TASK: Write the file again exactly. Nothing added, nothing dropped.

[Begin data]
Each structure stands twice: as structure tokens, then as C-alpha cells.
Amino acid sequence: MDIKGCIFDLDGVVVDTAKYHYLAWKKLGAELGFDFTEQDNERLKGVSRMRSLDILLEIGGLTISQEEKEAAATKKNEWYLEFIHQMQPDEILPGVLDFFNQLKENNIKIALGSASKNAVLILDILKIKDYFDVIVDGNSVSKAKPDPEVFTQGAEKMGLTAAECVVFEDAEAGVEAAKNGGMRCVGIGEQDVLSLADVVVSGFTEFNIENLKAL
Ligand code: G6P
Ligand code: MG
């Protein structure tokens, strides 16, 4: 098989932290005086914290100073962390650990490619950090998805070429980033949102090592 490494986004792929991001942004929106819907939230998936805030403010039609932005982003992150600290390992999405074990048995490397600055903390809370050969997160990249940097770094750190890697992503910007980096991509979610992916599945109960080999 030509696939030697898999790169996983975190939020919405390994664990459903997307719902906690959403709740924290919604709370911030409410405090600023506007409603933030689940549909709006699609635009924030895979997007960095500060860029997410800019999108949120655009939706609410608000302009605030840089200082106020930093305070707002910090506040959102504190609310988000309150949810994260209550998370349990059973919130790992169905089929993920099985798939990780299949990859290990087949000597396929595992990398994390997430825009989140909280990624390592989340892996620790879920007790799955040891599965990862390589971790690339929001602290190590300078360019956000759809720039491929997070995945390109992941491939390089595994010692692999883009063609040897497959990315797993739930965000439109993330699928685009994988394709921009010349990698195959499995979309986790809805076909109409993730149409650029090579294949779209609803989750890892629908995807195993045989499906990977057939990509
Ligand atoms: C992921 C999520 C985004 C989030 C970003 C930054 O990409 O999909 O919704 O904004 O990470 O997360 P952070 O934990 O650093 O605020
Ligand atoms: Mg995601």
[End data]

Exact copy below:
Each structure stands twice: as structure tokens, then as C-alpha cells.
Amino acid sequence: MDIKGCIFDLDGVVVDTAKYHYLAWKKLGAELGFDFTEQDNERLKGVSRMRSLDILLEIGGLTISQEEKEAAATKKNEWYLEFIHQMQPDEILPGVLDFFNQLKENNIKIALGSASKNAVLILDILKIKDYFDVIVDGNSVSKAKPDPEVFTQGAEKMGLTAAECVVFEDAEAGVEAAKNGGMRCVGIGEQDVLSLADVVVSGFTEFNIENLKAL
Ligand code: G6P
Ligand code: MG
């Protein structure tokens, strides 16, 4: 098989932290005086914290100073962390650990490619950090998805070429980033949102090592 490494986004792929991001942004929106819907939230998936805030403010039609932005982003992150600290390992999405074990048995490397600055903390809370050969997160990249940097770094750190890697992503910007980096991509979610992916599945109960080999 030509696939030697898999790169996983975190939020919405390994664990459903997307719902906690959403709740924290919604709370911030409410405090600023506007409603933030689940549909709006699609635009924030895979997007960095500060860029997410800019999108949120655009939706609410608000302009605030840089200082106020930093305070707002910090506040959102504190609310988000309150949810994260209550998370349990059973919130790992169905089929993920099985798939990780299949990859290990087949000597396929595992990398994390997430825009989140909280990624390592989340892996620790879920007790799955040891599965990862390589971790690339929001602290190590300078360019956000759809720039491929997070995945390109992941491939390089595994010692692999883009063609040897497959990315797993739930965000439109993330699928685009994988394709921009010349990698195959499995979309986790809805076909109409993730149409650029090579294949779209609803989750890892629908995807195993045989499906990977057939990509
Ligand atoms: C992921 C999520 C985004 C989030 C970003 C930054 O990409 O999909 O919704 O904004 O990470 O997360 P952070 O934990 O650093 O605020
Ligand atoms: Mg995601």